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A demeaning epidemic of injunctionitis

Lord Neuberger’s report on the superinjunctions affair is a reminder that the state doesn't trust us to judge what we read.

Tim Black

Tim Black
Columnist

Topics Politics

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Perhaps it was part of an ingenious PR plot to raise the profile of a British-based Premier League footballer too long appreciated solely for his work on the pitch. Either way, by attempting to legally prohibit people from talking about his off-the-pitch scoring record with former Big Brother contestant Imogen Thomas, the footballer’s legal team have ensured that that’s the one thing people can’t stop talking about.

This does seem to be the paradoxical result of the current obsession with the spate of injunctions prohibiting the publication of information about someone and, in some cases, even preventing the press from revealing who has obtained the injunction or even, in some other cases, discussing the existence of such a court order. The more the UK judiciary tells us that we are forbidden from saying something – in this case the name of a footballer – then like children told not to swear, we feel like bloody well saying something.

The media, traditionally the recipients of injunctions, have certainly been enjoying making nudge-nudge, wink-wink allusions to the footballer’s identity. On Saturday, even BBC Radio 4’s usually august news programme Today featured a guest getting within ‘just one syllable [of] breaking the footballer superinjunction’, as one journalist put it. In Scotland, the Sunday Herald went beyond syllables and published the footballer’s picture on its frontpage, with a thin black line across his eyes with the word ‘CENSORED’ upon it. According to the Sunday Herald’s editor, the injunction doesn’t apply to Scotland.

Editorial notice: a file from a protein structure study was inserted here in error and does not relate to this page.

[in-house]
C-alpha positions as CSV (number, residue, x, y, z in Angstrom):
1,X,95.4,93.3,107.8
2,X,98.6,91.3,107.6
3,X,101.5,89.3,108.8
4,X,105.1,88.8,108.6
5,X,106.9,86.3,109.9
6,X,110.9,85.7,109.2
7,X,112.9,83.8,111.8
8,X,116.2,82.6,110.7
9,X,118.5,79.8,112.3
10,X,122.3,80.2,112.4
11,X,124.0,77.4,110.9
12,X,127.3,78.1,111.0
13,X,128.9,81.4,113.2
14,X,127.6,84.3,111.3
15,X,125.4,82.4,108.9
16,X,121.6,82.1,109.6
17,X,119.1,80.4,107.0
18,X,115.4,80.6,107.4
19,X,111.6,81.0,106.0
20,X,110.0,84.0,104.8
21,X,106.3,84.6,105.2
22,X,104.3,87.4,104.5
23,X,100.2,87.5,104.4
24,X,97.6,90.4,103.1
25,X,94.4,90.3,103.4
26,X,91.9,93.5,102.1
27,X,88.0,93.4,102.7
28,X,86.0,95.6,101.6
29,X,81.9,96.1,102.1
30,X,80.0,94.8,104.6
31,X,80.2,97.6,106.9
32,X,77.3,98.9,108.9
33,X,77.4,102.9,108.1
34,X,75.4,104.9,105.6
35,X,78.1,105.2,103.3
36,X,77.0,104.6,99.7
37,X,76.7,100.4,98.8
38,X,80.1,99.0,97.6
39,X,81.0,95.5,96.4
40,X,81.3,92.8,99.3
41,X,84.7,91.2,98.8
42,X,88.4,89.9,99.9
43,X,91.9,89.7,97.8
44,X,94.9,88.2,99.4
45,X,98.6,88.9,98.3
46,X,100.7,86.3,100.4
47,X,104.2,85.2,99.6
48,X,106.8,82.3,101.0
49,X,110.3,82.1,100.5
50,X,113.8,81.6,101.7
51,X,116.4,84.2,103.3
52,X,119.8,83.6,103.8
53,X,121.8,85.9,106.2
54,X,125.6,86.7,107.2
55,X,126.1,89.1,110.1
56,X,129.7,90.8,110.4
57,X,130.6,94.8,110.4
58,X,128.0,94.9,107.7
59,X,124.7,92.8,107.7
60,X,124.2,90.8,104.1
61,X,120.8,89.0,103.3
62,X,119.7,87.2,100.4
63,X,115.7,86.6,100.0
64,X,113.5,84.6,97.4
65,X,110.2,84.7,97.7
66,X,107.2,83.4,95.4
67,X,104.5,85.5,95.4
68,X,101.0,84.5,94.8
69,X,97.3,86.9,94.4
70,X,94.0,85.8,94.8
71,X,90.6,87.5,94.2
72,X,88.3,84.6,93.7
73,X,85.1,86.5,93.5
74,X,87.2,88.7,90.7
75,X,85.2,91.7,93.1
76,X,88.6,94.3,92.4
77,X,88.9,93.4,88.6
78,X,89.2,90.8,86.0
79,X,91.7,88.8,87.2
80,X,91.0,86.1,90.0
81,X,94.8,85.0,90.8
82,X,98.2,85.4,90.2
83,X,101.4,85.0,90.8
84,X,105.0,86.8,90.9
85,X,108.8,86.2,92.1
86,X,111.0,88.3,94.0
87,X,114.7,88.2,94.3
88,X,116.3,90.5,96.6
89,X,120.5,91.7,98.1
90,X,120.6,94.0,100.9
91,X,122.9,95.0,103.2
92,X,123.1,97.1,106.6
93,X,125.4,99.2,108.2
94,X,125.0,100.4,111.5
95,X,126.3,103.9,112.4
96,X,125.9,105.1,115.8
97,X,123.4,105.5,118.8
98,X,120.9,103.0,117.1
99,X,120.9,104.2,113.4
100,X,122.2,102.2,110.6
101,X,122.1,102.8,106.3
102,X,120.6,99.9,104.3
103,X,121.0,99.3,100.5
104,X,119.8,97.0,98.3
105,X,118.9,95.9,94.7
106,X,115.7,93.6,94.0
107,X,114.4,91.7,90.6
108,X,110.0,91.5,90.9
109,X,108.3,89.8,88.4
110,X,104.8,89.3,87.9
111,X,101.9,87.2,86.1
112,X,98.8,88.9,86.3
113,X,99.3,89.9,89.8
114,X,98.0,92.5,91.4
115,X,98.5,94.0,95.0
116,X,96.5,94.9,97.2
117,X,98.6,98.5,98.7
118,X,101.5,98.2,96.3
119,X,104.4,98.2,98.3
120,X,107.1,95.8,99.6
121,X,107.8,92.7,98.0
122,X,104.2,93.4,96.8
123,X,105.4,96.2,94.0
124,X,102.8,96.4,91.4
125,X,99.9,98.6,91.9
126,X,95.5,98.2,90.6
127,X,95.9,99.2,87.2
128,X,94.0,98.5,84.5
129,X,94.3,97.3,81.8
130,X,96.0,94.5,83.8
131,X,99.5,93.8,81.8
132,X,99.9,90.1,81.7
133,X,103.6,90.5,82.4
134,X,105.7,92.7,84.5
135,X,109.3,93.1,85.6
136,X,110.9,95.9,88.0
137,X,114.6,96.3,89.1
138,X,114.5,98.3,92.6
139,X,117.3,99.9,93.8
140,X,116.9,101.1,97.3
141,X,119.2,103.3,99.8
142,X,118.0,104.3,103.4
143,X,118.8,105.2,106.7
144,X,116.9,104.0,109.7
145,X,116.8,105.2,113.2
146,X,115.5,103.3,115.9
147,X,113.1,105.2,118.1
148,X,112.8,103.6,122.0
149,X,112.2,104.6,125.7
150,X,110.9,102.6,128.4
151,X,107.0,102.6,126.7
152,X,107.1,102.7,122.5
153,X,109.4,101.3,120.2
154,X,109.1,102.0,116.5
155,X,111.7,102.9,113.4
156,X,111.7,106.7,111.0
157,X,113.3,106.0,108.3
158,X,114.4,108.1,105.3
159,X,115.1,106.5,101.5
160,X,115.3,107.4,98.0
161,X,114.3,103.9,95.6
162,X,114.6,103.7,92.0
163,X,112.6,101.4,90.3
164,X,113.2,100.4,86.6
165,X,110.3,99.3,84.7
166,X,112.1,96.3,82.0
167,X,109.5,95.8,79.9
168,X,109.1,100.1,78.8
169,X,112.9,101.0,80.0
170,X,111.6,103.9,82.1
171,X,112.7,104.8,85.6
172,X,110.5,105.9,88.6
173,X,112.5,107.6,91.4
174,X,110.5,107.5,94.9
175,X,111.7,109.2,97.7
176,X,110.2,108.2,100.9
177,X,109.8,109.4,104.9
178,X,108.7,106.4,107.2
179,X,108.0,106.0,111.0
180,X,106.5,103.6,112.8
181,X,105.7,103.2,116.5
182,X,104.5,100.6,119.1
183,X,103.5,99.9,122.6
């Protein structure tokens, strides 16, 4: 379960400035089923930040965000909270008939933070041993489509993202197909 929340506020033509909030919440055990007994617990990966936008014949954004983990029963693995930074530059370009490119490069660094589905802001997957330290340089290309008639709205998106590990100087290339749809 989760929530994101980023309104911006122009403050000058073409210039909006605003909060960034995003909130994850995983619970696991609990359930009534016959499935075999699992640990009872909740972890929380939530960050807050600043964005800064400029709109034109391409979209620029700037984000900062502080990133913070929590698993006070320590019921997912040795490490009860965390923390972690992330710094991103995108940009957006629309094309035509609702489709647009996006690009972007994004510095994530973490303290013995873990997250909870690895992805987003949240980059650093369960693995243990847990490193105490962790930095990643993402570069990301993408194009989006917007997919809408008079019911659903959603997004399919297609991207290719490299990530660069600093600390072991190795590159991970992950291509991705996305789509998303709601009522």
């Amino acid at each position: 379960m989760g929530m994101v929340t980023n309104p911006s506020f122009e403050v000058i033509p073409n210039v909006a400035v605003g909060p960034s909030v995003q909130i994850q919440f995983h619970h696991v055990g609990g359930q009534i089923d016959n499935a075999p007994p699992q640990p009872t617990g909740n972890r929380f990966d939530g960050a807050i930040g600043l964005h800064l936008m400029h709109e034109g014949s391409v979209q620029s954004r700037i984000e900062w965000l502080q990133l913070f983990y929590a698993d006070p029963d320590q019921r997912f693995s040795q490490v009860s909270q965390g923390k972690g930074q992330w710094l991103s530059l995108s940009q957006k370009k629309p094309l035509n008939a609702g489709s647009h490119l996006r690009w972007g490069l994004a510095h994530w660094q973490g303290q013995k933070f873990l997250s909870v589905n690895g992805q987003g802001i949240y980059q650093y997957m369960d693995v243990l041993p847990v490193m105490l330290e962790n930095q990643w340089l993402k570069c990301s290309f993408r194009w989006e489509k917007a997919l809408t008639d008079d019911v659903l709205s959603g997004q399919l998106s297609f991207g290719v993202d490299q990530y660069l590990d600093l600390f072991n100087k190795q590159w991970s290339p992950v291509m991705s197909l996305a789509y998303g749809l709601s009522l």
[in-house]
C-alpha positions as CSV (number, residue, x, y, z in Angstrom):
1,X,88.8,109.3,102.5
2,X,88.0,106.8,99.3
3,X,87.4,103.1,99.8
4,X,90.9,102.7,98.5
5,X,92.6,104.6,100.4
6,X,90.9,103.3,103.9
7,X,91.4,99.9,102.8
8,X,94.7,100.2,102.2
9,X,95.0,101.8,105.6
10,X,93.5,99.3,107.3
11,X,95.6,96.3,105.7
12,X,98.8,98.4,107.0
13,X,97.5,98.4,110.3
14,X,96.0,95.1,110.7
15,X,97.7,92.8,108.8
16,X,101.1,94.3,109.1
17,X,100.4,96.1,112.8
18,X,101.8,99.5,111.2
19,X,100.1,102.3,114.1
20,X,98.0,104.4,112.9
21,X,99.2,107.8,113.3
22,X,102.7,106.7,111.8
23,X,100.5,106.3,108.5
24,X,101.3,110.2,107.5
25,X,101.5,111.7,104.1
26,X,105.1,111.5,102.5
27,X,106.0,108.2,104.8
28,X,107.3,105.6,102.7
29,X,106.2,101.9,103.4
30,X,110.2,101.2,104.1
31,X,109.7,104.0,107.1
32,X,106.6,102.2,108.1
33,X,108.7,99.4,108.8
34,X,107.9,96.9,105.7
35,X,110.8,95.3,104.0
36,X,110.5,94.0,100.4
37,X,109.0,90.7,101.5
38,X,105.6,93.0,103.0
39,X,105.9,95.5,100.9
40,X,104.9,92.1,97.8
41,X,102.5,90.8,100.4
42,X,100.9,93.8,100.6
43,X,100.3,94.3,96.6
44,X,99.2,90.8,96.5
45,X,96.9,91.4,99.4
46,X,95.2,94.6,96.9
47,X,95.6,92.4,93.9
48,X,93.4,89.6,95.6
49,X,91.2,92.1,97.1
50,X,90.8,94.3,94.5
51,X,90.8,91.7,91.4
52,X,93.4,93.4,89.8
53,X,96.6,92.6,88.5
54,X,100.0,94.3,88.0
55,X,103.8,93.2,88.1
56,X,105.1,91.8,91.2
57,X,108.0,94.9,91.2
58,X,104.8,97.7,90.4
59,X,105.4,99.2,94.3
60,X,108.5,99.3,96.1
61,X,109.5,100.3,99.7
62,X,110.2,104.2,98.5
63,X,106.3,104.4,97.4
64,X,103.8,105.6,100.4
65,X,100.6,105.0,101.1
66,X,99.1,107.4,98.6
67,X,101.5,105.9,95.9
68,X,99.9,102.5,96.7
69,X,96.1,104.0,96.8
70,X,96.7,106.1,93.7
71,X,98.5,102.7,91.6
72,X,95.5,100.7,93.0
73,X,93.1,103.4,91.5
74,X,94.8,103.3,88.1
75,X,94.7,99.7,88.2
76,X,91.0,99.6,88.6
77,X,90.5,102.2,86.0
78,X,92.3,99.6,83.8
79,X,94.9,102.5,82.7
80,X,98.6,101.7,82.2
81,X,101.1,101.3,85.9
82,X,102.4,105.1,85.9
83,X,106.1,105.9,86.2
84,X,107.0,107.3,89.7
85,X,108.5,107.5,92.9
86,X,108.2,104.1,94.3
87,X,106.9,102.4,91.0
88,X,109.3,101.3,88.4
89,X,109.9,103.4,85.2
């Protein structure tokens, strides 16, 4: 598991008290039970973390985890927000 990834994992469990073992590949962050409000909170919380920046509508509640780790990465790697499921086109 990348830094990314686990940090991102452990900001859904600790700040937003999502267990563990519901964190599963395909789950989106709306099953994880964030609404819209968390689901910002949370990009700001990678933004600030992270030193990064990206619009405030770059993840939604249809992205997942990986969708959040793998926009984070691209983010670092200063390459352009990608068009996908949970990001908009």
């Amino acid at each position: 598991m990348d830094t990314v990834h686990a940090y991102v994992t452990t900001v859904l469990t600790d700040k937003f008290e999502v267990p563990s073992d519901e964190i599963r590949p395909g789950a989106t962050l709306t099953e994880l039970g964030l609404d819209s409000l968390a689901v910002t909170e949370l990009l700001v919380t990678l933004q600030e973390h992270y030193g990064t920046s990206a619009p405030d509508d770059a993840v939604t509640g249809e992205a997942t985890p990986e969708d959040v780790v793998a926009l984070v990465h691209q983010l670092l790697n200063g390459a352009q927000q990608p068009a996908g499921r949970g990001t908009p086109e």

If newspapers and broadcasters, like cheeky schoolchildren, have been skirting the edges of injunction breaking, in the online world no such niceties are being observed. On Twitter, Facebook and countless message boards, the alleged identity of the footballer – not to mention the actors, TV stars and politicians with similar injunctions in place – has been revealed over and over again. The footballer’s legal team has threatened to sue Twitter unless the social-networking service reveals the identities of some of its determinedly indiscrete users, a threat that has proved to be somewhat counterproductive. One report reckoned that as a result, the anonymity-seeking footballer was being named up to 900 times per hour a kind of I-am-Spartacus attempt to defy prospective legal action. (They needn’t have worried. California-based Twitter is almost certainly safe from the libel-loving, injunction-happy clutches of British law.)

While the fuck-you impulse of those defying the injunctions is not without its merits, it does seem a bit adolescent. It doesn’t seem defined by a deeply held commitment to free speech so much as a reflex opposition to being told what to do – in this case by a judge. And here we come to the inspiration for this collective raising of two-fingers: a legalistic paternalism in which judges and lawyers are deciding what it is and what it is not appropriate for us to talk about. No wonder the response to this latest round of injunctions, be they in relation to the sex-life of ex-Royal Bank of Scotland boss Fred Goodwin or the sex-life of a now infamous footballer, has been touched by something akin to teenage rebellion. By arrogating to themselves the ability to decide what we ought to be allowed to know and talk about, the judiciary is attempting to treat us like children.

Such an impression was substantiated by the long-awaited report on so-called superinjunctions by the head of England’s civil judiciary, Lord Neuberger. Published on Friday, it was understated in its arrogant assumption that the bewigged brigade knows what’s best for us. It’s ever so difficult, we were told, for judges to balance our ‘freedom of speech’ with our right to ‘privacy and confidentiality’. Yes, things have got a little bit out of hand, but that’s mainly because the media have got overexcited about superinjunctions, the report said. In future, superinjunctions should be issued only in ‘very limited circumstances’.